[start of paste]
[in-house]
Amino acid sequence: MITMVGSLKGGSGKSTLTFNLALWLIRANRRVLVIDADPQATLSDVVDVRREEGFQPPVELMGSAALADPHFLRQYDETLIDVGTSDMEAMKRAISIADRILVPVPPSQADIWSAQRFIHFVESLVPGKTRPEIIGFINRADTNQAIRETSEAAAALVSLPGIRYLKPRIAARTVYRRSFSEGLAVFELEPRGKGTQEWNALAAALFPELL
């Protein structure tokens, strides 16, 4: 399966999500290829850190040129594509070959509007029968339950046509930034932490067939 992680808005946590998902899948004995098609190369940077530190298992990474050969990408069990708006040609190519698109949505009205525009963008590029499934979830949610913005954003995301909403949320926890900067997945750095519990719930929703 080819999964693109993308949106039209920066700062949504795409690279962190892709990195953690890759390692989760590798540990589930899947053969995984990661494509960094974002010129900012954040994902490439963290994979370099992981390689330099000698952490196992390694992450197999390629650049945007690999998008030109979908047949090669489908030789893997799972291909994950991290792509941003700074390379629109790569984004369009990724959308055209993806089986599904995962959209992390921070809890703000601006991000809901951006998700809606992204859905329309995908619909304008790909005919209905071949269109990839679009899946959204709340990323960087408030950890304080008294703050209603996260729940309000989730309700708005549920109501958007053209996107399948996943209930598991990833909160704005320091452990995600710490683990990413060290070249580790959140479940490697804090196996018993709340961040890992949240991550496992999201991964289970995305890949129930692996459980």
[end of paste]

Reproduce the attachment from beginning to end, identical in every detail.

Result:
[in-house]
Amino acid sequence: MITMVGSLKGGSGKSTLTFNLALWLIRANRRVLVIDADPQATLSDVVDVRREEGFQPPVELMGSAALADPHFLRQYDETLIDVGTSDMEAMKRAISIADRILVPVPPSQADIWSAQRFIHFVESLVPGKTRPEIIGFINRADTNQAIRETSEAAAALVSLPGIRYLKPRIAARTVYRRSFSEGLAVFELEPRGKGTQEWNALAAALFPELL
């Protein structure tokens, strides 16, 4: 399966999500290829850190040129594509070959509007029968339950046509930034932490067939 992680808005946590998902899948004995098609190369940077530190298992990474050969990408069990708006040609190519698109949505009205525009963008590029499934979830949610913005954003995301909403949320926890900067997945750095519990719930929703 080819999964693109993308949106039209920066700062949504795409690279962190892709990195953690890759390692989760590798540990589930899947053969995984990661494509960094974002010129900012954040994902490439963290994979370099992981390689330099000698952490196992390694992450197999390629650049945007690999998008030109979908047949090669489908030789893997799972291909994950991290792509941003700074390379629109790569984004369009990724959308055209993806089986599904995962959209992390921070809890703000601006991000809901951006998700809606992204859905329309995908619909304008790909005919209905071949269109990839679009899946959204709340990323960087408030950890304080008294703050209603996260729940309000989730309700708005549920109501958007053209996107399948996943209930598991990833909160704005320091452990995600710490683990990413060290070249580790959140479940490697804090196996018993709340961040890992949240991550496992999201991964289970995305890949129930692996459980």